Colorado College Bulletin

On Connections and Webs

By Richard Bradley

When I came west with my family in the summer of 1961 to take a teaching job at Colorado College, I thought I was doing something new, going to a school where few of our friends and none of our ancestors had ever trod. Imagine my surprise, then, when some 15 years later my stepmother in Berkeley, California, rummaging through old boxes in her attic, uncovered a diary my grandfather Cornelius Beach Bradley had written in which he described teaching here in the summer of 1892. 

Photo courtesy of Ric BradleyA quick visit to the college archives conformed for me that he had indeed been here, and I also learned that 1892 was the first year the college had offered a summer session, calling it “The Colorado Summer School of Science, Philosophy, and the Arts” (note the regional implication -- “Colorado” rather than “Colorado College” or “Colorado Springs”). The session lasted three weeks, a dozen or so faculty plus several assistants participated, mostly from Front Range schools but a few from as far away as both coasts. There were 175 students, mostly townsfolk. President William Slocum presided. A college bulletin written later boasted “ … a wide range of subjects was covered, and the greatest interest was manifest throughout, in all departments. The attractiveness of Colorado Springs as a place for recreation as well as for work was thoroughly demonstrated.” Doubtless true: Katharine Lee Bates succumbed to the attraction the following year and wrote “America the Beautiful.”

But what had attracted Bradley that first year? His diary gives a hint:

“ … I received an invitation to go there and accepted. The work was new to me, and therefore the more desirable, and it would bring me into acquaintance with eastern men.”

More to the point, why had Bradley been offered the job at CC? Through what connections or contacts did Slocum even know about him? Again, the diary suggests an answer.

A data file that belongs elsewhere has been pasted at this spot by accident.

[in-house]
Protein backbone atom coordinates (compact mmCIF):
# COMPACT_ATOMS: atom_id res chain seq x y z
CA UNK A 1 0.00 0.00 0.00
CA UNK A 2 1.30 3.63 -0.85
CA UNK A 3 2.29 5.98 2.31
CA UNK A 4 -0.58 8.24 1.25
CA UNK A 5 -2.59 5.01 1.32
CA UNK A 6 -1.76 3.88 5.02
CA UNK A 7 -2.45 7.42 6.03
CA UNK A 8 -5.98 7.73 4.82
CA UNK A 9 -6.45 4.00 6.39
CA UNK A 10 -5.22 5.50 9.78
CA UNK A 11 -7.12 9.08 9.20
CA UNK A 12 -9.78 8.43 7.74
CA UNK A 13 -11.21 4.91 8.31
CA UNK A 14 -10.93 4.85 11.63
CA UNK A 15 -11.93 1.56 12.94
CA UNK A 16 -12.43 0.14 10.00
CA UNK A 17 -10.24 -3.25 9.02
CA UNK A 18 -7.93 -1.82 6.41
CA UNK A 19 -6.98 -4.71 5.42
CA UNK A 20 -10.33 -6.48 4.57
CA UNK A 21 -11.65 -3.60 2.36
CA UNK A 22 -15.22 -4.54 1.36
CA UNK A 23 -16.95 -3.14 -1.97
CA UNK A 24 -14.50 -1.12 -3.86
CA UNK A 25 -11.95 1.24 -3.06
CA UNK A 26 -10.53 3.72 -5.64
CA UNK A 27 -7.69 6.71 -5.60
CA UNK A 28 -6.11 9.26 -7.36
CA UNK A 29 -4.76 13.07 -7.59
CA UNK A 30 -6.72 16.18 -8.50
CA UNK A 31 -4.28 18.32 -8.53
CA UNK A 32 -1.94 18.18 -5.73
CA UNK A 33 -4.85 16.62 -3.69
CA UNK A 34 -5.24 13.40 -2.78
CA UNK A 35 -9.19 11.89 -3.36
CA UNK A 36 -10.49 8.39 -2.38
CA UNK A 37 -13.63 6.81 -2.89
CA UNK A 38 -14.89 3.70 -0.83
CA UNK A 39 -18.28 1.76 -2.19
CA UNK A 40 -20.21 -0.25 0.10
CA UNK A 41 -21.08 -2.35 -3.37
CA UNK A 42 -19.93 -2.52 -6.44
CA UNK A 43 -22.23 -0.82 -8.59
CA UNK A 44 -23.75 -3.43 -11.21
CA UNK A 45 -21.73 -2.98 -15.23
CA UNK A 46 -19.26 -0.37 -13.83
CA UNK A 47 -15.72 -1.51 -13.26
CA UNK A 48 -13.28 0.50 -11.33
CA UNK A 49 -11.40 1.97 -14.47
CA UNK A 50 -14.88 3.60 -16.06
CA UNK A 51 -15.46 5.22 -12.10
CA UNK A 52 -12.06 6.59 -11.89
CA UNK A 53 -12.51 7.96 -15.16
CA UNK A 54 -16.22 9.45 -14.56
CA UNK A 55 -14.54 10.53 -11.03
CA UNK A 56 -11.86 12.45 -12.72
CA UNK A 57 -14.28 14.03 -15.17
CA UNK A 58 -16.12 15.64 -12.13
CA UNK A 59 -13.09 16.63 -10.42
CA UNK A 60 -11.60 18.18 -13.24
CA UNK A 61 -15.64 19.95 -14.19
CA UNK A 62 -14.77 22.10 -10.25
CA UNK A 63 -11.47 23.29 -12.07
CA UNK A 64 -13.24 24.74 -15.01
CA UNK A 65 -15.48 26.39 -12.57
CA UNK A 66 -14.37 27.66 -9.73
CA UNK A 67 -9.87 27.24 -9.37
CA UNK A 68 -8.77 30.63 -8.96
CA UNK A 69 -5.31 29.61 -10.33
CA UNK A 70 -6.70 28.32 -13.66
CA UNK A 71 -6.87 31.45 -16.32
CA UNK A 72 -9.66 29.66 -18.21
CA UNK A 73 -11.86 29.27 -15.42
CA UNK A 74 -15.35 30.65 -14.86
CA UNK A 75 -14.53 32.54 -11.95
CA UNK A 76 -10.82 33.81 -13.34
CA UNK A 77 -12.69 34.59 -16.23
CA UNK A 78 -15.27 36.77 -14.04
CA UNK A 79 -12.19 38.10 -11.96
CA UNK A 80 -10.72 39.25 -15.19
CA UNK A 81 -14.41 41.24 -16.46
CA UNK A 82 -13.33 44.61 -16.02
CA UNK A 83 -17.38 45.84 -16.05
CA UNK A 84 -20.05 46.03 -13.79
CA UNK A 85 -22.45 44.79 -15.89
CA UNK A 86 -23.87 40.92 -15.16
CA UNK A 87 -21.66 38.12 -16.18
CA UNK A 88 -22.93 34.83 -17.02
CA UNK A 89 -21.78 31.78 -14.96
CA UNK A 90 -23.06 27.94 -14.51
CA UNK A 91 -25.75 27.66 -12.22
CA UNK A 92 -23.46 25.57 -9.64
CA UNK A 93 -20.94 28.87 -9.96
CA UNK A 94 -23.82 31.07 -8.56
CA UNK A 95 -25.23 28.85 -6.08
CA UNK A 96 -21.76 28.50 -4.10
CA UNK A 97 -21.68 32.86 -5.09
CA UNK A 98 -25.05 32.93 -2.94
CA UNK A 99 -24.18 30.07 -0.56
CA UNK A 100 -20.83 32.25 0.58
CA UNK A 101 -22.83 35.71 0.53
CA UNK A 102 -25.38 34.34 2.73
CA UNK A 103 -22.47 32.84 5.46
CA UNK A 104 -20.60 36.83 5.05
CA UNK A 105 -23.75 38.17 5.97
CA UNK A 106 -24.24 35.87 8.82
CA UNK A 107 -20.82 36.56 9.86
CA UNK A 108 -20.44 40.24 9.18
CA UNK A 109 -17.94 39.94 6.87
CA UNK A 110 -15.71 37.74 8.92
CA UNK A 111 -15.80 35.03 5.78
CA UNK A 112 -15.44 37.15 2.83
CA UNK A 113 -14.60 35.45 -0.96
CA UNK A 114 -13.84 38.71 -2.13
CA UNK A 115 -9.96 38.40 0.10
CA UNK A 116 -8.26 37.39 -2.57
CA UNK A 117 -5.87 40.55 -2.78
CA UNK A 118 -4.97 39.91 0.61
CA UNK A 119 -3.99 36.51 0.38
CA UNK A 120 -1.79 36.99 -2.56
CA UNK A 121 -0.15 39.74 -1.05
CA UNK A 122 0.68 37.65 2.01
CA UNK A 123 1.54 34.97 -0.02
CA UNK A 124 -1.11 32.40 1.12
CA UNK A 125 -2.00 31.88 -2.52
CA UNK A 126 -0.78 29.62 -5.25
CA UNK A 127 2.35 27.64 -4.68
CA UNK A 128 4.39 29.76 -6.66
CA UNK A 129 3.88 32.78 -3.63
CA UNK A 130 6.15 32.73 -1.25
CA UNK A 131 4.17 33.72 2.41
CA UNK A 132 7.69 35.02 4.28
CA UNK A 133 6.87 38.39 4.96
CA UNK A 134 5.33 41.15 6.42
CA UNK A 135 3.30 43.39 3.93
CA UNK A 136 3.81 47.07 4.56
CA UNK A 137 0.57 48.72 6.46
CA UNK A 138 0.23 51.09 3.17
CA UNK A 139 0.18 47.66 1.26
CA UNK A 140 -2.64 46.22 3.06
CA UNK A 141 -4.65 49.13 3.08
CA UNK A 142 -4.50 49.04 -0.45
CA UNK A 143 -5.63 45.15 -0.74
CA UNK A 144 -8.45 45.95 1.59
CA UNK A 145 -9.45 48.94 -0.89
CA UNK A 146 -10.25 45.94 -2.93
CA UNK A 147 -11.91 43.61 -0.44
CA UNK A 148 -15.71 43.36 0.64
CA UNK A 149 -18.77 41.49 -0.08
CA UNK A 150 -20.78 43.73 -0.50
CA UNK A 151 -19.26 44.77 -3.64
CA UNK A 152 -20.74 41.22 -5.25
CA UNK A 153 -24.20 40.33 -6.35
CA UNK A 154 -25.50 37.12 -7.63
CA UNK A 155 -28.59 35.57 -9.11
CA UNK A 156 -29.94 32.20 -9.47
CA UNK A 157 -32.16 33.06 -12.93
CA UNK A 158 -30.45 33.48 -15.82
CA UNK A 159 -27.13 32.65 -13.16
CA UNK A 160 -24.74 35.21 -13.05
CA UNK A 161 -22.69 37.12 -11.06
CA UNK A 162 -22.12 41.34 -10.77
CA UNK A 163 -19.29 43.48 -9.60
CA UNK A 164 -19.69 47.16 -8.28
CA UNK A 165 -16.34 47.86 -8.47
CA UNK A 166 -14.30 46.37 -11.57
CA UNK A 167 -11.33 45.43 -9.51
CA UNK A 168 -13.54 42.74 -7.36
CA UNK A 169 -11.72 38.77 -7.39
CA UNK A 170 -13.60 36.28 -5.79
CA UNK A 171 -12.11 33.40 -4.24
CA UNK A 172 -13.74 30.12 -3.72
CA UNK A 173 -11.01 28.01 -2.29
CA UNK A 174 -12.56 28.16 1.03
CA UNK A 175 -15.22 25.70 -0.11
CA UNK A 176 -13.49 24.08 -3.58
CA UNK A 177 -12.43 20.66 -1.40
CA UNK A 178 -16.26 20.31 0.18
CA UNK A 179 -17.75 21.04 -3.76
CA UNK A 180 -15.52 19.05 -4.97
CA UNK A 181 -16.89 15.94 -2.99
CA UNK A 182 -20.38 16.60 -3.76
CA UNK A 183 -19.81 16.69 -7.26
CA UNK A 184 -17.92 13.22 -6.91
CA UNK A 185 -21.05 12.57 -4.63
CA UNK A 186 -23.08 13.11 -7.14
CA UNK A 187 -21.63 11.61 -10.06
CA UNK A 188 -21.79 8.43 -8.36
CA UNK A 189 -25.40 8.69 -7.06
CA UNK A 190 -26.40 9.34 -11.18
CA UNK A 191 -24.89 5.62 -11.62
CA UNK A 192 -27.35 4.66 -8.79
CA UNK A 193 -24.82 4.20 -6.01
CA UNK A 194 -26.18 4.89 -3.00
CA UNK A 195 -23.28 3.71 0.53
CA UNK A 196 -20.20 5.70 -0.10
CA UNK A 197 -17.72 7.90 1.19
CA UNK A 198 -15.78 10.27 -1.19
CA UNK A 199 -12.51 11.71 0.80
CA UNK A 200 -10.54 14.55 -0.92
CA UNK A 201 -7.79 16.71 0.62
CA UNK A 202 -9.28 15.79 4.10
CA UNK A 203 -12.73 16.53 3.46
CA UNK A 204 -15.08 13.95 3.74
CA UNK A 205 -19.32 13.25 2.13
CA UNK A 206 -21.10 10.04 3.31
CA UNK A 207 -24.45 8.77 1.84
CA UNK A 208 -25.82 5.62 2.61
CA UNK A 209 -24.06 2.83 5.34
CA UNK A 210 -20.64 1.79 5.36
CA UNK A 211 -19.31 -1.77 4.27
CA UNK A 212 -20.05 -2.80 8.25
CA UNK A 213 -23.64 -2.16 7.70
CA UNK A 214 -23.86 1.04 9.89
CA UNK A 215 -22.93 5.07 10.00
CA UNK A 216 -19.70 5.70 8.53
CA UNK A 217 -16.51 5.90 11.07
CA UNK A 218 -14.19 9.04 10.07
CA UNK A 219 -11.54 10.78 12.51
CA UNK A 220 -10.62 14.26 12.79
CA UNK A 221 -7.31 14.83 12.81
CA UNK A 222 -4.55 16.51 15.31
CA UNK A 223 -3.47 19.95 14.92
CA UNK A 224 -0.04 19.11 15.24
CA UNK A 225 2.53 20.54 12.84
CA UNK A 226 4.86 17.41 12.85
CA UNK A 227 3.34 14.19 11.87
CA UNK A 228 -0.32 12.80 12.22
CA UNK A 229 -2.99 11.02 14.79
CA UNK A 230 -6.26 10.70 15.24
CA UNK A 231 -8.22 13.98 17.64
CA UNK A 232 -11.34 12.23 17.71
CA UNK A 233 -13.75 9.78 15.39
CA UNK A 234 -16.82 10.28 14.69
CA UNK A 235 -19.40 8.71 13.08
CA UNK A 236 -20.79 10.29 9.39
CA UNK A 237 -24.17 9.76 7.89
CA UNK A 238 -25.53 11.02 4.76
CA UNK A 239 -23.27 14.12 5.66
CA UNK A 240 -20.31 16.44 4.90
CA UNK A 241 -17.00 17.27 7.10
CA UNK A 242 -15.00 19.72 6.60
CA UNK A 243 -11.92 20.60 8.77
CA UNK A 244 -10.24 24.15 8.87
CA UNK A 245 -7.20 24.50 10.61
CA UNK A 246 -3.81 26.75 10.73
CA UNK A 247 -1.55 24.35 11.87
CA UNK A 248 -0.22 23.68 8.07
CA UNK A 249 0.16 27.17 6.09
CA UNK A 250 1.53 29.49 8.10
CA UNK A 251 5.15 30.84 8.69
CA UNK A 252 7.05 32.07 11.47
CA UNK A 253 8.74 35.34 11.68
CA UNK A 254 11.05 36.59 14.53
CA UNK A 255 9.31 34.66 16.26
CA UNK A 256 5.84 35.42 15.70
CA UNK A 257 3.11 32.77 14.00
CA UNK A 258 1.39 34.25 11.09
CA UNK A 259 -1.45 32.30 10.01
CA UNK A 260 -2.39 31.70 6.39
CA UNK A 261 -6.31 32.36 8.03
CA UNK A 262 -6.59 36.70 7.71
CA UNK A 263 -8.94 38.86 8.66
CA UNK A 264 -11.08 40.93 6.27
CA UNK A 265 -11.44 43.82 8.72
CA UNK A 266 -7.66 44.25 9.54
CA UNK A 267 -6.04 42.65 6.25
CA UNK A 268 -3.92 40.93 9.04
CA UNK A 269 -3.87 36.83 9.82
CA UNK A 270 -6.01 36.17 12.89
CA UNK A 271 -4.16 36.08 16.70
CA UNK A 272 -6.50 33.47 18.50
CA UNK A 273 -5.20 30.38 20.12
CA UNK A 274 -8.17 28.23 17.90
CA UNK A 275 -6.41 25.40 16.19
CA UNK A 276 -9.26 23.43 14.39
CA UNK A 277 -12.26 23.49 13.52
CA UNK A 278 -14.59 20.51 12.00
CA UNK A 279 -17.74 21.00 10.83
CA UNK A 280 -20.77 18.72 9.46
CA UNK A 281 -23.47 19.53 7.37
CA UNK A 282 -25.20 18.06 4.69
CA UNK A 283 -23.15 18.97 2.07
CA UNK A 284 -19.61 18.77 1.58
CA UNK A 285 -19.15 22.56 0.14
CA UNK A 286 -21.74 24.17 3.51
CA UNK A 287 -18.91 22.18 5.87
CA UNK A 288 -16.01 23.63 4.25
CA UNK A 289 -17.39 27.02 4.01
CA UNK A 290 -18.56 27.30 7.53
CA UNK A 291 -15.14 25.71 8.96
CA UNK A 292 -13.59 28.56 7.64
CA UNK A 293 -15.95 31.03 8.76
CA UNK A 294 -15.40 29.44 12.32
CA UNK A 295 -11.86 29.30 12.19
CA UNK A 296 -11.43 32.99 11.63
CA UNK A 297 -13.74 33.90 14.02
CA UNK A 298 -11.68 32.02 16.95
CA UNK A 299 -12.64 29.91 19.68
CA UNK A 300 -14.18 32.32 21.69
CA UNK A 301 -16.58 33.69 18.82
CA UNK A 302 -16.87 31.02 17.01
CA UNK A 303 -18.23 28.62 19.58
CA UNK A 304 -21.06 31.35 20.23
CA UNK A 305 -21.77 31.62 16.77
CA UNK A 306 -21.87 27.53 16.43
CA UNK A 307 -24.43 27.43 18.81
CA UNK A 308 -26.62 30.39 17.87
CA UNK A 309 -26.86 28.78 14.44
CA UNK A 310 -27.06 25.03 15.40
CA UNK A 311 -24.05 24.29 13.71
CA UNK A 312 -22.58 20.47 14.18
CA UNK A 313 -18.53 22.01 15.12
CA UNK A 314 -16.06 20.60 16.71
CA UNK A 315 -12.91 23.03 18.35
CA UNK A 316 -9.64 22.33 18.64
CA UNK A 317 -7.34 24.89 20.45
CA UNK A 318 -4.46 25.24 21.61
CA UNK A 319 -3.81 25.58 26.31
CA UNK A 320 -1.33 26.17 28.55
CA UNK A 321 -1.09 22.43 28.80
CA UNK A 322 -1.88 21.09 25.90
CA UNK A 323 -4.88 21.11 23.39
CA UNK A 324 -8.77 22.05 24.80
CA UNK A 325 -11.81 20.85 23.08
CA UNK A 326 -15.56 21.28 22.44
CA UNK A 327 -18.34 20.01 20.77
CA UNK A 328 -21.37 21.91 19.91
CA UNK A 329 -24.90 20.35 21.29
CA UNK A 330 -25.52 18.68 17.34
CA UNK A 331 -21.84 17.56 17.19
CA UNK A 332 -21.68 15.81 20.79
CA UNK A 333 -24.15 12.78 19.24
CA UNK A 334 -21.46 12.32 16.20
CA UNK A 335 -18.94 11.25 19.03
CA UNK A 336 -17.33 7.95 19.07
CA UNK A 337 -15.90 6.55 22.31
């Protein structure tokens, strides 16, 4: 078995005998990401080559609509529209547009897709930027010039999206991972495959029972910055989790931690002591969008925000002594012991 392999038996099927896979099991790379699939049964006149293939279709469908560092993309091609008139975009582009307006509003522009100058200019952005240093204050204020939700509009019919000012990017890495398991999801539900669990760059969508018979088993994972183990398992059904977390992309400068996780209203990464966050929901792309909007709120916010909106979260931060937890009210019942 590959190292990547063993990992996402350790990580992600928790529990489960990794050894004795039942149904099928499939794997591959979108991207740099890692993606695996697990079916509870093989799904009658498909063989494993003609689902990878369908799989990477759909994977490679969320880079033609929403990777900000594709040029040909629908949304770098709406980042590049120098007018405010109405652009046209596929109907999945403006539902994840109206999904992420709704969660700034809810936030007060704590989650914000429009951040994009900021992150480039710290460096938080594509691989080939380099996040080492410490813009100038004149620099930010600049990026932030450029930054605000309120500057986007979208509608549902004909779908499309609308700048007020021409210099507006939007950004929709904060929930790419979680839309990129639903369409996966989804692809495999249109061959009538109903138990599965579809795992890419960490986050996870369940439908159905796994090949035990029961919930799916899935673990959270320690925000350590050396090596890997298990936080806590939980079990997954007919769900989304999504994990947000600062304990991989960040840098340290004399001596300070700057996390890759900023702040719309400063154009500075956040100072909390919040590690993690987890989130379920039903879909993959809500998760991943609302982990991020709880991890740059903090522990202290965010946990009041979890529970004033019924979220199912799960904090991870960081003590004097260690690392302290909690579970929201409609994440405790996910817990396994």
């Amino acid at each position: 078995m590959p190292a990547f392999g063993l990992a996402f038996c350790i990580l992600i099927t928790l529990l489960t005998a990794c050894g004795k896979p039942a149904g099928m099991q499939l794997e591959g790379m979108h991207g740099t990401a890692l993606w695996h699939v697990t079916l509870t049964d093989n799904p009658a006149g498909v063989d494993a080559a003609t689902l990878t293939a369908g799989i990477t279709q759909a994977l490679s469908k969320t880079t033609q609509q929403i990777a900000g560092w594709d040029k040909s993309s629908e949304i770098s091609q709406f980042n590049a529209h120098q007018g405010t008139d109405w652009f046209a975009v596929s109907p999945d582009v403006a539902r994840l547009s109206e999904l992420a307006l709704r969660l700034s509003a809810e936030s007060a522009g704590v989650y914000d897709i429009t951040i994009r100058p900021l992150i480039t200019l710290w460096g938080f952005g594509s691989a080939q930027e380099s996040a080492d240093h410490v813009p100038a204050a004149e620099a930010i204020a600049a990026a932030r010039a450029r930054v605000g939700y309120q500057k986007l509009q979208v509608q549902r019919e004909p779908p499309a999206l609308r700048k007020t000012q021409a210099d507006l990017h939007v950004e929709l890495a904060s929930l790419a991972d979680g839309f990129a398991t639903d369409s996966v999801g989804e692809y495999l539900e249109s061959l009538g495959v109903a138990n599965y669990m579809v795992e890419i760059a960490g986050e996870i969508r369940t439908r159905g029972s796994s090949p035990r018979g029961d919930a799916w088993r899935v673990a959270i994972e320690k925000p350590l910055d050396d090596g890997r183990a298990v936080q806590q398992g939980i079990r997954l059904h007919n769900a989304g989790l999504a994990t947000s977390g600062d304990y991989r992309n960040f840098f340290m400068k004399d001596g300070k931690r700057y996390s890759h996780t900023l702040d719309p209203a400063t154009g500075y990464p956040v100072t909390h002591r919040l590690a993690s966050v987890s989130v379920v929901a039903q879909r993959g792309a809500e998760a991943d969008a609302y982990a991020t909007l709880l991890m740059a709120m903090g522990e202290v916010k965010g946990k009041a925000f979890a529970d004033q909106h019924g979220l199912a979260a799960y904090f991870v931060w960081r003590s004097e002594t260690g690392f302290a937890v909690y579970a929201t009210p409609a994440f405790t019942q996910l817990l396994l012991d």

“Arrived upon the theatre of action, I found the usual confusion of an opening term of school. I was quartered with Rev. C. E. Dickey (1200 N. cascade Ave.), whose home was made, by the kindness shown me by himself and his wife, one of the memorable abiding places of my many wanderings. With them I stayed three weeks and a little over.

“The opening exercises were held in the Congregational Church on the evening of the 6th. Speeches were made by Pres. Slocum, the president of the Denver College, and by myself. My lectures began the next day in the course in Hist. & Compar. Grammar, and also in Chaucer. The attendance was remarkable in being made up not of teachers, but very largely of notable women in town and folk not supposed to need further schooling. They did me the honor to attend in good numbers and they seemed greatly interested. There were 10 lectures in the one course and six on the other. Besides these I delivered an evening lecture in the Church on the novel, and read my Big Trees paper in the Chapel. I found a most warm reception everywhere in the community, and enjoyed the hospitality of a number of the good townspeople.”

Reading the diary with its many references to church and clergy, I believe I understand why Slocum found him attractive: he was a man of the cloth as well as an educator. Colorado College at that time was a Christian college, founded and presided over by Congregational ministers. Bradley had been born and raised in Bangkok, Siam (now Thailand), the son of missionary parents. After attending Oberlin College and Yale Divinity School, he returned to Siam, for three years of missionary service before settling in California to teach English. The United States was much less populous in those days. The number of people with his qualifications and experience could not have been large, and I suspect Slocum learned about him through the various ecclesiastical and educational societies they both must have belonged to.